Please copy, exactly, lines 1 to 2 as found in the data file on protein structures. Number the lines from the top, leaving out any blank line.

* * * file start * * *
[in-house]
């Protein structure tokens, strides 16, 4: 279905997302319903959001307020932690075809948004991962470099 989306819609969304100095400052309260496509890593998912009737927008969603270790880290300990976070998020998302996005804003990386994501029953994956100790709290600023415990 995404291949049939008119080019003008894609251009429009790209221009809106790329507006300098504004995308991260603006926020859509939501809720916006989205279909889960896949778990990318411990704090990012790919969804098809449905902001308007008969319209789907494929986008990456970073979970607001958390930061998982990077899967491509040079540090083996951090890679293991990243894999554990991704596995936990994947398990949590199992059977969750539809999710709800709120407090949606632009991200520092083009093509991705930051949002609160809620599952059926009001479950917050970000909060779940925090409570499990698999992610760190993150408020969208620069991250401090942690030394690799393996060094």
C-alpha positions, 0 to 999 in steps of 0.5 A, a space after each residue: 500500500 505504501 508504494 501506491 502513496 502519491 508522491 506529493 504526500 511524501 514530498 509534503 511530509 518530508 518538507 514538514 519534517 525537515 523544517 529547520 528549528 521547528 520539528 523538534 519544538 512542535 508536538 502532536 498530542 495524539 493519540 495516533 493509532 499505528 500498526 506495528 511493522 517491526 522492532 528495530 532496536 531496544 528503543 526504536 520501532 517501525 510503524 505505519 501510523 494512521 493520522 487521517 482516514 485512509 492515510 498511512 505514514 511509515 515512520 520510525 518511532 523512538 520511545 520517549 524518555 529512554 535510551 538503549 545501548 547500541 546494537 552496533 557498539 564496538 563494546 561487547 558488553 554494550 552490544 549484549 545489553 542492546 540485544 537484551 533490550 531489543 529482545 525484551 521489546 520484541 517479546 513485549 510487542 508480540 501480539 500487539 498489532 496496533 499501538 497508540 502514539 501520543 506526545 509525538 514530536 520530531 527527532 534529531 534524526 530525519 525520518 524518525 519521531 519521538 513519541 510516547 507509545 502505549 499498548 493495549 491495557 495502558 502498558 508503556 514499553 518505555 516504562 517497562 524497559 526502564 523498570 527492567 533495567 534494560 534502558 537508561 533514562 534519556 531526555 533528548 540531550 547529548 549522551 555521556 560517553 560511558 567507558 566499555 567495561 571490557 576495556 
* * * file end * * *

[in-house]
């Protein structure tokens, strides 16, 4: 279905997302319903959001307020932690075809948004991962470099 989306819609969304100095400052309260496509890593998912009737927008969603270790880290300990976070998020998302996005804003990386994501029953994956100790709290600023415990 995404291949049939008119080019003008894609251009429009790209221009809106790329507006300098504004995308991260603006926020859509939501809720916006989205279909889960896949778990990318411990704090990012790919969804098809449905902001308007008969319209789907494929986008990456970073979970607001958390930061998982990077899967491509040079540090083996951090890679293991990243894999554990991704596995936990994947398990949590199992059977969750539809999710709800709120407090949606632009991200520092083009093509991705930051949002609160809620599952059926009001479950917050970000909060779940925090409570499990698999992610760190993150408020969208620069991250401090942690030394690799393996060094």